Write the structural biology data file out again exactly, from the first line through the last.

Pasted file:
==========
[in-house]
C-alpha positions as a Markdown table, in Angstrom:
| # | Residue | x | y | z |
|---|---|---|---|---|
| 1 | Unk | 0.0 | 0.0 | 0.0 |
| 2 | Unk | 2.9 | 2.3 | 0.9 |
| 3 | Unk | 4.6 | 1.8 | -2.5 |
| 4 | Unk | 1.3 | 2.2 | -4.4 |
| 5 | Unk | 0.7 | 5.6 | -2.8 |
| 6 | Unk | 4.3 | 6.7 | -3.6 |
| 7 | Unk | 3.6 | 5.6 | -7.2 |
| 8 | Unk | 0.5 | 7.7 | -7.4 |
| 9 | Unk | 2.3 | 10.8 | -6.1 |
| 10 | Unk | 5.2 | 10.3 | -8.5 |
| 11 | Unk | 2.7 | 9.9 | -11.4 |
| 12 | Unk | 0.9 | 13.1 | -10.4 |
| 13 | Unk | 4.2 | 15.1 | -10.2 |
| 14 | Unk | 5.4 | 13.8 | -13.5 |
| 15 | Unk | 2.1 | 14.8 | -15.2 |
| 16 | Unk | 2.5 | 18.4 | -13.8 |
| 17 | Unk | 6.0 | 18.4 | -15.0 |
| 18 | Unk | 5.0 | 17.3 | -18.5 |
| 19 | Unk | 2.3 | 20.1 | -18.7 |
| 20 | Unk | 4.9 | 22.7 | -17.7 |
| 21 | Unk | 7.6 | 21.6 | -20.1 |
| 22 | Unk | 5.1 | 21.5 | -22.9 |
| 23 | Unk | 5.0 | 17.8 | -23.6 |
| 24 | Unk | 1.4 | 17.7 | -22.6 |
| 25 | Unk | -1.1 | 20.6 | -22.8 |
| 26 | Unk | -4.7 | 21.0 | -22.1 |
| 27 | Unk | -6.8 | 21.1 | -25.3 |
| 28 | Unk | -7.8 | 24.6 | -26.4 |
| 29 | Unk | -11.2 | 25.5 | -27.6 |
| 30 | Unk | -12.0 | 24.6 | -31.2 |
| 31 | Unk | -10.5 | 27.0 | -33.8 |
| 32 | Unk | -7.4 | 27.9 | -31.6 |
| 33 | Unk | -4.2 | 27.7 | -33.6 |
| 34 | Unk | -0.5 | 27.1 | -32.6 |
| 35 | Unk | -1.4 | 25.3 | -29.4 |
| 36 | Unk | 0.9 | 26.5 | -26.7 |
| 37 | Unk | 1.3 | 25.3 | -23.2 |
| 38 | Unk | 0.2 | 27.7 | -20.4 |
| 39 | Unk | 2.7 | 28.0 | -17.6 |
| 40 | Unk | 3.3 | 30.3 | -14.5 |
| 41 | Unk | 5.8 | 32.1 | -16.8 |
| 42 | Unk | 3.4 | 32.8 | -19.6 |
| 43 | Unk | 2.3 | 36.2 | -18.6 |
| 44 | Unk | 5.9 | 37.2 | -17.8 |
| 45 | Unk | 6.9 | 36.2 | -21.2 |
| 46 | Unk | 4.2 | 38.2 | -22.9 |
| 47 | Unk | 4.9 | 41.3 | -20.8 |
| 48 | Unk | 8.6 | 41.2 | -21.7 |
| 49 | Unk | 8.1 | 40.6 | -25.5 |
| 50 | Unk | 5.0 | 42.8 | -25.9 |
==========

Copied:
[in-house]
C-alpha positions as a Markdown table, in Angstrom:
| # | Residue | x | y | z |
|---|---|---|---|---|
| 1 | Unk | 0.0 | 0.0 | 0.0 |
| 2 | Unk | 2.9 | 2.3 | 0.9 |
| 3 | Unk | 4.6 | 1.8 | -2.5 |
| 4 | Unk | 1.3 | 2.2 | -4.4 |
| 5 | Unk | 0.7 | 5.6 | -2.8 |
| 6 | Unk | 4.3 | 6.7 | -3.6 |
| 7 | Unk | 3.6 | 5.6 | -7.2 |
| 8 | Unk | 0.5 | 7.7 | -7.4 |
| 9 | Unk | 2.3 | 10.8 | -6.1 |
| 10 | Unk | 5.2 | 10.3 | -8.5 |
| 11 | Unk | 2.7 | 9.9 | -11.4 |
| 12 | Unk | 0.9 | 13.1 | -10.4 |
| 13 | Unk | 4.2 | 15.1 | -10.2 |
| 14 | Unk | 5.4 | 13.8 | -13.5 |
| 15 | Unk | 2.1 | 14.8 | -15.2 |
| 16 | Unk | 2.5 | 18.4 | -13.8 |
| 17 | Unk | 6.0 | 18.4 | -15.0 |
| 18 | Unk | 5.0 | 17.3 | -18.5 |
| 19 | Unk | 2.3 | 20.1 | -18.7 |
| 20 | Unk | 4.9 | 22.7 | -17.7 |
| 21 | Unk | 7.6 | 21.6 | -20.1 |
| 22 | Unk | 5.1 | 21.5 | -22.9 |
| 23 | Unk | 5.0 | 17.8 | -23.6 |
| 24 | Unk | 1.4 | 17.7 | -22.6 |
| 25 | Unk | -1.1 | 20.6 | -22.8 |
| 26 | Unk | -4.7 | 21.0 | -22.1 |
| 27 | Unk | -6.8 | 21.1 | -25.3 |
| 28 | Unk | -7.8 | 24.6 | -26.4 |
| 29 | Unk | -11.2 | 25.5 | -27.6 |
| 30 | Unk | -12.0 | 24.6 | -31.2 |
| 31 | Unk | -10.5 | 27.0 | -33.8 |
| 32 | Unk | -7.4 | 27.9 | -31.6 |
| 33 | Unk | -4.2 | 27.7 | -33.6 |
| 34 | Unk | -0.5 | 27.1 | -32.6 |
| 35 | Unk | -1.4 | 25.3 | -29.4 |
| 36 | Unk | 0.9 | 26.5 | -26.7 |
| 37 | Unk | 1.3 | 25.3 | -23.2 |
| 38 | Unk | 0.2 | 27.7 | -20.4 |
| 39 | Unk | 2.7 | 28.0 | -17.6 |
| 40 | Unk | 3.3 | 30.3 | -14.5 |
| 41 | Unk | 5.8 | 32.1 | -16.8 |
| 42 | Unk | 3.4 | 32.8 | -19.6 |
| 43 | Unk | 2.3 | 36.2 | -18.6 |
| 44 | Unk | 5.9 | 37.2 | -17.8 |
| 45 | Unk | 6.9 | 36.2 | -21.2 |
| 46 | Unk | 4.2 | 38.2 | -22.9 |
| 47 | Unk | 4.9 | 41.3 | -20.8 |
| 48 | Unk | 8.6 | 41.2 | -21.7 |
| 49 | Unk | 8.1 | 40.6 | -25.5 |
| 50 | Unk | 5.0 | 42.8 | -25.9 |